14. 14. Anatomy of Local movements• Membership: unemployed or precariously employed township residents• Funding: membership fees and donations by leftist intellectuals and NGOs.• Ideology: Claimed Marxism and socialism.• Tactics: street barricades, re-connection of services, forceful reinstalment into homes, disruptive marches and vandalism of state property• Goals: increased social welfare in the short term; in the long term “decommodification” and “socialism”
  15. 15. State Response: MARGINALISATION AND CRIMINALISATIONS• Vilification (“white lackeys”, counter- revolutionaries”, enemies of the people”)• Counter-movements• Co-optation• Criminalisation & suppression
  16. 16. State repression
  17. 17. “Rebellion of the poor”• Mid-2000: most social movements destroyed by (a) State repression; (b) strategic confusion; (c) internal in-fighting• From mid-2000 – the rise of “service delivery” protests• Difference between ‘established’ social movements and “service delivery” protests:- “spontaneous”; un-organised; issue-specific; more violent
  18. 18. Community Protesters take over
  19. 19. Local unrest and democracy• Revolts lasts for 4 days: end because of state repression; meeting with senior ANC leaders; promise made or lack of media attention• 10-year “rebellion of the poor” has had minimal impact• Good: highlighted corruption; exposes lack of service-delivery and failure of local government• Bad: ‘perpetual mobilisation’ means can be mobilised for negative things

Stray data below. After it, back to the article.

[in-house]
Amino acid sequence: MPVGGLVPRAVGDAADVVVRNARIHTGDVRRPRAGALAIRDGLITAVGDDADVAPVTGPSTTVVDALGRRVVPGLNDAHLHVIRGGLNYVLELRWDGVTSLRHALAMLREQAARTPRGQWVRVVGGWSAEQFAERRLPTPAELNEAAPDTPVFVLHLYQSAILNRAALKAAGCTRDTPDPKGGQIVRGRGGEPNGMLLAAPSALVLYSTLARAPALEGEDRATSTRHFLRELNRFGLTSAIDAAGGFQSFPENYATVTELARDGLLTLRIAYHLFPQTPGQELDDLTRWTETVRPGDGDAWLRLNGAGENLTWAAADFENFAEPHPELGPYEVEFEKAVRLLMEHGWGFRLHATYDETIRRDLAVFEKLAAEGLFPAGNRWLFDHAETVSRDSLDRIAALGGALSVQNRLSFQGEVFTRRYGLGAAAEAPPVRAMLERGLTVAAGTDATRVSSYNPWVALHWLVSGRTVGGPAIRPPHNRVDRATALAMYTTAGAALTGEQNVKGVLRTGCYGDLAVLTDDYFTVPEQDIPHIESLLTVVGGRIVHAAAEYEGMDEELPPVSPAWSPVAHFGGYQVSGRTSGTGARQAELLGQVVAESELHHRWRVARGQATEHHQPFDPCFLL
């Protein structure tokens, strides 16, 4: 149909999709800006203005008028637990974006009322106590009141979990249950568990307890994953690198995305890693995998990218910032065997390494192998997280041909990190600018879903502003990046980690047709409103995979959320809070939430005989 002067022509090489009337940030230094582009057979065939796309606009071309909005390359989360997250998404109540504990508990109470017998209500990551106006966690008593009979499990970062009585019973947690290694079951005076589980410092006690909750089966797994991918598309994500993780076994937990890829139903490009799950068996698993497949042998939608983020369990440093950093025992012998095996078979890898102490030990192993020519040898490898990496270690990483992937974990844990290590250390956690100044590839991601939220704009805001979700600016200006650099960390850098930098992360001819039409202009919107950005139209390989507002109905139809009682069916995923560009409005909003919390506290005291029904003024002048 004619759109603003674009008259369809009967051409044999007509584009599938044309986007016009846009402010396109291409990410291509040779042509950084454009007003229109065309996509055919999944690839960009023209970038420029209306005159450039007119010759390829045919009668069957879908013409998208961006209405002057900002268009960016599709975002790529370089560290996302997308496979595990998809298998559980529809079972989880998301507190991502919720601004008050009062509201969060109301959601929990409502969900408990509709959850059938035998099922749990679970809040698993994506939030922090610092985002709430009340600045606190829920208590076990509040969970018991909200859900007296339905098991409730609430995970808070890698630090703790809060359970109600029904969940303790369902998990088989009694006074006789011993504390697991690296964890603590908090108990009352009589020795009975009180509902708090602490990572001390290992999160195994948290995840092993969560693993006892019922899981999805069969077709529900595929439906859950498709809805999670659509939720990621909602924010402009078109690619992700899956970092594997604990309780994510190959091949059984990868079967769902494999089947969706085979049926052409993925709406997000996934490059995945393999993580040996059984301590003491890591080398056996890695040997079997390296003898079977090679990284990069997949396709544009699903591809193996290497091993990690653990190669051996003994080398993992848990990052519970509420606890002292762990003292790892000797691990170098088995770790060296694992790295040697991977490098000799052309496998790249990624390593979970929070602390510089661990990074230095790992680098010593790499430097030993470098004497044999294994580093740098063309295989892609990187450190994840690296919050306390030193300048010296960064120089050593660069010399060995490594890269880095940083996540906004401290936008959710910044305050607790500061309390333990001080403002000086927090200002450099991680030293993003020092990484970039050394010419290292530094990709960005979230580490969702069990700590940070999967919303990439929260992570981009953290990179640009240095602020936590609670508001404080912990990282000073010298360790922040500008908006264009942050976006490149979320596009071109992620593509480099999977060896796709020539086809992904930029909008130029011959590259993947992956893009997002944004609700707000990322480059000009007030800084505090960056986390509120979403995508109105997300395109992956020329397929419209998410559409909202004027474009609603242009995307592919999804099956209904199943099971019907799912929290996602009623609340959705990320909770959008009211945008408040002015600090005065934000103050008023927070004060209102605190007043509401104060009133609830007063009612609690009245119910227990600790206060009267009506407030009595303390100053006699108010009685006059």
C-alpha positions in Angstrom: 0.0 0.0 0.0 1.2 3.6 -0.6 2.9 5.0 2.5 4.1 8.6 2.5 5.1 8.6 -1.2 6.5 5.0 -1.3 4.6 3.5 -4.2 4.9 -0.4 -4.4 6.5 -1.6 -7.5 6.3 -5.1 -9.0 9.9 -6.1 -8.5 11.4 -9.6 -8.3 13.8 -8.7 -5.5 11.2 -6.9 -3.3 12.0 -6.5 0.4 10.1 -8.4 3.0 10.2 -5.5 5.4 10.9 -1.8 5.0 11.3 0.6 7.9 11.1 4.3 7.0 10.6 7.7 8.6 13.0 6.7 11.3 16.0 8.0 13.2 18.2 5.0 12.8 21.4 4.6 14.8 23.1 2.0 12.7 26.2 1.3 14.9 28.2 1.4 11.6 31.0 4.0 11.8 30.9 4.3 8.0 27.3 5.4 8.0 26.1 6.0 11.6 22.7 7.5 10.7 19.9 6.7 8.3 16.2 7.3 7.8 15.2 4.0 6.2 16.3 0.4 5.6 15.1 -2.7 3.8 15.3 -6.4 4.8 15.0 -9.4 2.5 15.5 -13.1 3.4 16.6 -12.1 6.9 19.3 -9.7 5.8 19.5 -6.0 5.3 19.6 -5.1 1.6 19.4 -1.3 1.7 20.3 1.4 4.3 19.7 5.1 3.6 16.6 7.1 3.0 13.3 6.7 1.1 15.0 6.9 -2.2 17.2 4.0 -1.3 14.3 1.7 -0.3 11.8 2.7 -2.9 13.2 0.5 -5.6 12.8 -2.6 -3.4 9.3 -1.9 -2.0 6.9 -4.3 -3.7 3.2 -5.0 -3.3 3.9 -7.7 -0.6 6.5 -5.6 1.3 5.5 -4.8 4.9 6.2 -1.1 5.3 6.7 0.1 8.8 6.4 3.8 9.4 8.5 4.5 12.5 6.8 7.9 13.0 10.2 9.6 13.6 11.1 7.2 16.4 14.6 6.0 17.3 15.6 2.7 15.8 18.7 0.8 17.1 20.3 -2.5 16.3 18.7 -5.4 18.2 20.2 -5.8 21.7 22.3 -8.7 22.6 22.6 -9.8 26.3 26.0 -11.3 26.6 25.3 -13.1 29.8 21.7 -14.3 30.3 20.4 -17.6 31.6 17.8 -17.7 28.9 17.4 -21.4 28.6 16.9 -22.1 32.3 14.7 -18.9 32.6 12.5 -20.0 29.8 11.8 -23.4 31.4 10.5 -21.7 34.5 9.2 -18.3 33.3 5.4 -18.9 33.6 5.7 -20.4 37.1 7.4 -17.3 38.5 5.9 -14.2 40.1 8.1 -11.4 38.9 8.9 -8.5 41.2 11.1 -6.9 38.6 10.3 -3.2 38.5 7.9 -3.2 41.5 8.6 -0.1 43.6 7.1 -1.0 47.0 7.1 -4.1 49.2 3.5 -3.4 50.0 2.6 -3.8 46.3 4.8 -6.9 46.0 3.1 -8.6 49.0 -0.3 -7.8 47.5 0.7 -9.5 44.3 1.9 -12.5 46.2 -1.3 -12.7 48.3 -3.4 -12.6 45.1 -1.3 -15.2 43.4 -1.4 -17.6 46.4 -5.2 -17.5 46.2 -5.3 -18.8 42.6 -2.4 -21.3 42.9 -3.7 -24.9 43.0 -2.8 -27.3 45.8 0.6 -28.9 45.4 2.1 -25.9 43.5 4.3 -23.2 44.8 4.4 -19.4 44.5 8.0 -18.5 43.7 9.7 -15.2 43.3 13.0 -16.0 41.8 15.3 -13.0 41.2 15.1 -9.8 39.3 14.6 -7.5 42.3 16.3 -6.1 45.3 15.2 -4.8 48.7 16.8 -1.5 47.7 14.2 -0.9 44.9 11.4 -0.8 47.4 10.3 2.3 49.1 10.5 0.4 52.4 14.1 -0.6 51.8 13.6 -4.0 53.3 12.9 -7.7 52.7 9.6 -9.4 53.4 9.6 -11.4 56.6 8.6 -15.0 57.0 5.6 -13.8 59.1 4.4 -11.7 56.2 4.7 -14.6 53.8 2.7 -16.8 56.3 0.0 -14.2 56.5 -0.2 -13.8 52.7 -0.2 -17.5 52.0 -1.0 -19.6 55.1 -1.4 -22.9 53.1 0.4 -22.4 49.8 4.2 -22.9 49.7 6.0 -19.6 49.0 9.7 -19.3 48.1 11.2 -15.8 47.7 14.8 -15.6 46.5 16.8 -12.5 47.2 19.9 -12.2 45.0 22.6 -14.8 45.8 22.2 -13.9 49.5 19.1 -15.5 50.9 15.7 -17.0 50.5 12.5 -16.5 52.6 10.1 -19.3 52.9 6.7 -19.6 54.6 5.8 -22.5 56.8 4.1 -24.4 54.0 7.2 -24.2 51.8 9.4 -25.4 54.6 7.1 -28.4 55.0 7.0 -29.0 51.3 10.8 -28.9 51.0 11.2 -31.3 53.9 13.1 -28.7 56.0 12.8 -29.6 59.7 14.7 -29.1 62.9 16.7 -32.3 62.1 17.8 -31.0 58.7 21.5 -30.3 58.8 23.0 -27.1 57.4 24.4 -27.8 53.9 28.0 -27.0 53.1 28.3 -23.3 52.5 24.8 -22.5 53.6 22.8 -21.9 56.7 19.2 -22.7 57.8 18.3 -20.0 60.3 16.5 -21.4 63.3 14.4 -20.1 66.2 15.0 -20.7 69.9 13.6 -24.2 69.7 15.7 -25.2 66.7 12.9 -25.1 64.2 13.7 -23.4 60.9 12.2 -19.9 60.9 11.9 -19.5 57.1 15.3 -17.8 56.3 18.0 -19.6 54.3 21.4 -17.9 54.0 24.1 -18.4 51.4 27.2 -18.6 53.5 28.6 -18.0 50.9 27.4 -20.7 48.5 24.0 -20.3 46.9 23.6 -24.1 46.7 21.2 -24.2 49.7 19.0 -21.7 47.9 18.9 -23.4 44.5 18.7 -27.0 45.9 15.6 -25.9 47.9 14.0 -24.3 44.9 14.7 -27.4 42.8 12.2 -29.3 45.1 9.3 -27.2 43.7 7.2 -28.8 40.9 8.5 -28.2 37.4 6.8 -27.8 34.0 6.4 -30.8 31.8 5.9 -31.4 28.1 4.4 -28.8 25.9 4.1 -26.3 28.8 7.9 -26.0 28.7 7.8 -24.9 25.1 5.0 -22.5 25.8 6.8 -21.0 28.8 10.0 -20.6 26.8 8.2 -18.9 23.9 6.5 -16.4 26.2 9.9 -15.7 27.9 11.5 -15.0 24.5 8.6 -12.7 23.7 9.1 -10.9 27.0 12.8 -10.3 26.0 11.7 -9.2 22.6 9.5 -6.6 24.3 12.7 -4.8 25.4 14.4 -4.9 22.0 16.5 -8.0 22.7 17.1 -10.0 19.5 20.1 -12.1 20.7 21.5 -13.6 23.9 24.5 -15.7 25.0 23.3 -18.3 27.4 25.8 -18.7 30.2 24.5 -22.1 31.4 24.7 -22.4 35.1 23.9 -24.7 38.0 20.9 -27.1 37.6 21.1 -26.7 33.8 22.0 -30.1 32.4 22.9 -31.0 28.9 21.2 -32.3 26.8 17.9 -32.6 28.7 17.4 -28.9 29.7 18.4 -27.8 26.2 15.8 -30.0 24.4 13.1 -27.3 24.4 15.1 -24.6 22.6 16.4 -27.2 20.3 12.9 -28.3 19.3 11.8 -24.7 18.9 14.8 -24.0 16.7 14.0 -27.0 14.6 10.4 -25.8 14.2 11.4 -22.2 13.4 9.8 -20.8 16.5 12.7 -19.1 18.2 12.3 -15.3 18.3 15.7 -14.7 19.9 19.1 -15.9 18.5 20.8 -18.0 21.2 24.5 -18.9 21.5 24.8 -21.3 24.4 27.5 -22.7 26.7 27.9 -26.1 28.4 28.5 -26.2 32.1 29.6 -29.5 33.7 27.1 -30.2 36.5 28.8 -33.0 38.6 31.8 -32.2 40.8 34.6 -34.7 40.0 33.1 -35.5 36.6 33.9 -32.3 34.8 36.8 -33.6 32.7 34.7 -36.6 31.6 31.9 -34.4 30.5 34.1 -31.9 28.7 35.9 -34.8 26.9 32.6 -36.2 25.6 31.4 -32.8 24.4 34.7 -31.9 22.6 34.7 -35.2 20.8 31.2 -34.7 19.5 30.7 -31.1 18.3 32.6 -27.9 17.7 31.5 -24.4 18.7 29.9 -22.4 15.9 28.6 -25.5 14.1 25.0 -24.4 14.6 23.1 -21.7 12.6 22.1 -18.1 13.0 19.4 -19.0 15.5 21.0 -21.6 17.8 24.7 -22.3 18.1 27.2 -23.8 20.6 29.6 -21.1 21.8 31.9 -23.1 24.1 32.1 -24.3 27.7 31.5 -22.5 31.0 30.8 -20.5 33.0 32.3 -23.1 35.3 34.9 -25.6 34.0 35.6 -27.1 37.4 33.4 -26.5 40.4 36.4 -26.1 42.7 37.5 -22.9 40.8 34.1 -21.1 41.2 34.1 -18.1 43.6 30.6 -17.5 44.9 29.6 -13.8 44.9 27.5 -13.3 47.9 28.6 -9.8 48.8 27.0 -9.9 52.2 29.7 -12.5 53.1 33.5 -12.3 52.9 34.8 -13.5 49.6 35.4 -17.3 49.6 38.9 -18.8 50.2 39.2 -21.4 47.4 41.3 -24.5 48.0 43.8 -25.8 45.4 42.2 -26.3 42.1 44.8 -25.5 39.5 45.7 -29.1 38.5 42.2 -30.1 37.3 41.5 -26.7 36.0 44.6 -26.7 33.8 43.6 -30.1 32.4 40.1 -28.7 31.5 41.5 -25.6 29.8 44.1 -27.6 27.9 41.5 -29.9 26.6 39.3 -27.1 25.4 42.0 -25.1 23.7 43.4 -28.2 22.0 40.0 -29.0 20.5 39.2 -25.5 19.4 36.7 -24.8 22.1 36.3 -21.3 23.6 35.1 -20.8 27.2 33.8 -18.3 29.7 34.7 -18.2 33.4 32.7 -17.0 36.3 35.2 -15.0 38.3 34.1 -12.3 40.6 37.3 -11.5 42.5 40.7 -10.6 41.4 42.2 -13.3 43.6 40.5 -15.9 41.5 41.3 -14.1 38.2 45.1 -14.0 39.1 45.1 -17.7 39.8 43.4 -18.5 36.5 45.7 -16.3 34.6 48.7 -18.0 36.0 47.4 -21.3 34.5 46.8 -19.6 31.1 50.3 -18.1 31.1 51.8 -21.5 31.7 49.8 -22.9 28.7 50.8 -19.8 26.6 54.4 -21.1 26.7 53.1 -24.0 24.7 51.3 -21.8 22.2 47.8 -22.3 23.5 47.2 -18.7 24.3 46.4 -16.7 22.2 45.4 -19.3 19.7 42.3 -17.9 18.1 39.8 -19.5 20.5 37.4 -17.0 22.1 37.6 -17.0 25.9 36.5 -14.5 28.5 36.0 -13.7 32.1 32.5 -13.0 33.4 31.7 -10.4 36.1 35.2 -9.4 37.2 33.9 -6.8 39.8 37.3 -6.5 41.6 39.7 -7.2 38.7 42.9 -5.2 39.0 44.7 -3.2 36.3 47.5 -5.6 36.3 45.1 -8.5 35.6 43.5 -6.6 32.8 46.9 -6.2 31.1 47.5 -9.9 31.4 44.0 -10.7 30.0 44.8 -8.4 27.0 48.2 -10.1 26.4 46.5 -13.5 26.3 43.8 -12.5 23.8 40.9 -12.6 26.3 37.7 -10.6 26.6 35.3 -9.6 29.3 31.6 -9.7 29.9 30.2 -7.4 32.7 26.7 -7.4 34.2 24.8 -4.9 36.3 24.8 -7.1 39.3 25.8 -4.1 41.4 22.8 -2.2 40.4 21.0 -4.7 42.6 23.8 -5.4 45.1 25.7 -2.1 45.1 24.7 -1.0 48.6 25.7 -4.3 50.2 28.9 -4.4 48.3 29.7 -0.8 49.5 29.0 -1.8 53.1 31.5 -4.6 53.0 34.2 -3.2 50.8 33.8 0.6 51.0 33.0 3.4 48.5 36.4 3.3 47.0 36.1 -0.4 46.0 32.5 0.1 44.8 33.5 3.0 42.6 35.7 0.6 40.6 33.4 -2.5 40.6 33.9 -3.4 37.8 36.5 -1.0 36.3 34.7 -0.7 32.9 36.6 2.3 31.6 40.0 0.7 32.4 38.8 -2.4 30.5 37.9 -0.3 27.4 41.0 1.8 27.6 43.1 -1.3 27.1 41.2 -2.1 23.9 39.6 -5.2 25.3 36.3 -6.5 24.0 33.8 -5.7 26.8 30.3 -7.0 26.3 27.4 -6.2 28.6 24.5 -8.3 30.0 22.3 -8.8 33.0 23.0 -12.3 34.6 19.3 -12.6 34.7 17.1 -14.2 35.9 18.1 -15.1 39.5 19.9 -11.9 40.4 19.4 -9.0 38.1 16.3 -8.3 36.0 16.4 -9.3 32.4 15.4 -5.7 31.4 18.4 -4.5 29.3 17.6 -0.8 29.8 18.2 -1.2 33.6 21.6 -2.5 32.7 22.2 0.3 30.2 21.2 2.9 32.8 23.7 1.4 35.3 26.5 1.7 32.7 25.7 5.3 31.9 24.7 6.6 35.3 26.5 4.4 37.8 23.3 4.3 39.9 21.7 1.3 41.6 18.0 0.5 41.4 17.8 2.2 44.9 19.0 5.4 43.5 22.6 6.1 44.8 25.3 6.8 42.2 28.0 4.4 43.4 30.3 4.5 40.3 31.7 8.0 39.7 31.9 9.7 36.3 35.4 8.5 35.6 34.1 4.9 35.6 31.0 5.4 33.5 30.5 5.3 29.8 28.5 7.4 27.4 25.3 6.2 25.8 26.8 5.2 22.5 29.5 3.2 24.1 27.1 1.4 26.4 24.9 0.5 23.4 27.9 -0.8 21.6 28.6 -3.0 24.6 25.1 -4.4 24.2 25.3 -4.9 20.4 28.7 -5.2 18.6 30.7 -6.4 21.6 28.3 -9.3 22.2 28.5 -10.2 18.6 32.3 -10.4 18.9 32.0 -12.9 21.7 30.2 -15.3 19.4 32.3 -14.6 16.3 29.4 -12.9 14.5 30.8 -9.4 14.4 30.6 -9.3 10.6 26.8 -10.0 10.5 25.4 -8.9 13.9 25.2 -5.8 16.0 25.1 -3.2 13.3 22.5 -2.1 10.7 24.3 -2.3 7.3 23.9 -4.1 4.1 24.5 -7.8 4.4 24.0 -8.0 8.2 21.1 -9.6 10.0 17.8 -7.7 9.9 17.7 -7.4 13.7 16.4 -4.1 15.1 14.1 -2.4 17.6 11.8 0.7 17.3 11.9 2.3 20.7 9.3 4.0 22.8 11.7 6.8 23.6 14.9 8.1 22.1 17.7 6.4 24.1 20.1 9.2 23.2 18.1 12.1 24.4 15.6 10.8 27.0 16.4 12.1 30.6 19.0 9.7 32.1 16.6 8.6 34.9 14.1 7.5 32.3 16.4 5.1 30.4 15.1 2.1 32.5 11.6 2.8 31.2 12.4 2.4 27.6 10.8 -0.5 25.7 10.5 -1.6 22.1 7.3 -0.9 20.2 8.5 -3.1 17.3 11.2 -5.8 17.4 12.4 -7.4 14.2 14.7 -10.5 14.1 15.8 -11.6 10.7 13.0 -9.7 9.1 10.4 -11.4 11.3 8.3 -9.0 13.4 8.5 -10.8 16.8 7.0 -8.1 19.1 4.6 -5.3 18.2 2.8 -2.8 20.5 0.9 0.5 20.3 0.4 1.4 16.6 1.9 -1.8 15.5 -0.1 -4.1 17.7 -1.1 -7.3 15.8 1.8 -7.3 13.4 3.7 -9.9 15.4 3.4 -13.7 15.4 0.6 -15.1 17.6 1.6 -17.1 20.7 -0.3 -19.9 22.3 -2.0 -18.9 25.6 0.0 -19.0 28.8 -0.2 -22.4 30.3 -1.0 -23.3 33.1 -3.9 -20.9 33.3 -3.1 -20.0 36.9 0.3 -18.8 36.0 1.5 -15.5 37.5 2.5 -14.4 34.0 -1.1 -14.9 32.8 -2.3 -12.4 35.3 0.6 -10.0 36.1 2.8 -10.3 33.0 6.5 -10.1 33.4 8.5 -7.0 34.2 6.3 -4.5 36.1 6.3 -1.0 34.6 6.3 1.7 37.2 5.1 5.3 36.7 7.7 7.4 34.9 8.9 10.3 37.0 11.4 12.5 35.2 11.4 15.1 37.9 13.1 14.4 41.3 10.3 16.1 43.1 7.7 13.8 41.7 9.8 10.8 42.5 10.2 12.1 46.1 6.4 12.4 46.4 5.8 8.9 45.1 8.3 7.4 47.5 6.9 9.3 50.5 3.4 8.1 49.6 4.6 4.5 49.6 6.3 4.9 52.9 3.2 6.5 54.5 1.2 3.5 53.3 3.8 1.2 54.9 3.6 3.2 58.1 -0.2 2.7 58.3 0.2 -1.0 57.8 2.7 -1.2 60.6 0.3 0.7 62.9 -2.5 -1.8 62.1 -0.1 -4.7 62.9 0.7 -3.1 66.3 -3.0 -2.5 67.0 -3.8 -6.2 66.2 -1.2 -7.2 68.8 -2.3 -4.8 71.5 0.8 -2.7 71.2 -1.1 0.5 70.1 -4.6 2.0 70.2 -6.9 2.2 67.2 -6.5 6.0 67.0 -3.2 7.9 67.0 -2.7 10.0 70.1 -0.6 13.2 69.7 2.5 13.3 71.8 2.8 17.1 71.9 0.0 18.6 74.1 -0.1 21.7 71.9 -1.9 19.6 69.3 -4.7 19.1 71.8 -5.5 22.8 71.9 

20. 20. ANC degenerates
  21. 21. ANC ‘for sale’
  22. 22. POST-COLONIAL ECONOMIC EXCLUSION• Increasing Urban Poverty: 48% living below the poverty line (39 euros/month).• Chronic unemployment: Officially 23% (42%)• Entrenched Inequality: average black worker USD 1 524, average white worker earns USD 8 270• Poor basic service delivery, commercialisation & policies of cost-recovery
  23. 23. POST-COLONIAL POLITICAL EXCLUSION• Local councillors more accountable to party leaders than local communities• Ward committees ‘colonised’ & ‘hijacked’ by political parties and intra-party factions• No proper consultation when drafting local Integrated Development Programmes and local budgets• Party leaders, business leaders and state officials & other elites dominate
  24. 24. Why “violent” protests?
  25. 25. Three key issues• Land Redistribution• Racial equality• Social justice (access to employment, basic services, transformation of masculinities)
  26. 26. Wither ‘Civil society’?• March 2011: 76,175 “non-profit organisations”• Provincial spread: Gauteng (32 per cent) and KwaZulu-Natal (20 per cent); Free State, Mpumalanga and North West (at 6 per cent).• Sectoral spread: Most of the NPOs are in the social services sector (34 per cent),then community development and housing (21 per cent), then religion (12 per cent) and education and research (11 per cent)• Biggest growth: professional business org’s (28%); legal advocacy org’s (22%)
  27. 27. What is to be done?• ‘Civil society’ dominated by “Non-governmental organisations”: middle-class staff, well-resourced offices, and “in-system” tactics (publish a lot, media campaigns and litigation)• No substantive uncertainty• Mass-based, popular movements need to be revitalised and supported• ‘Community revolts’ need to become movements; and co-ordinate at a national level• Solidarity, not charity……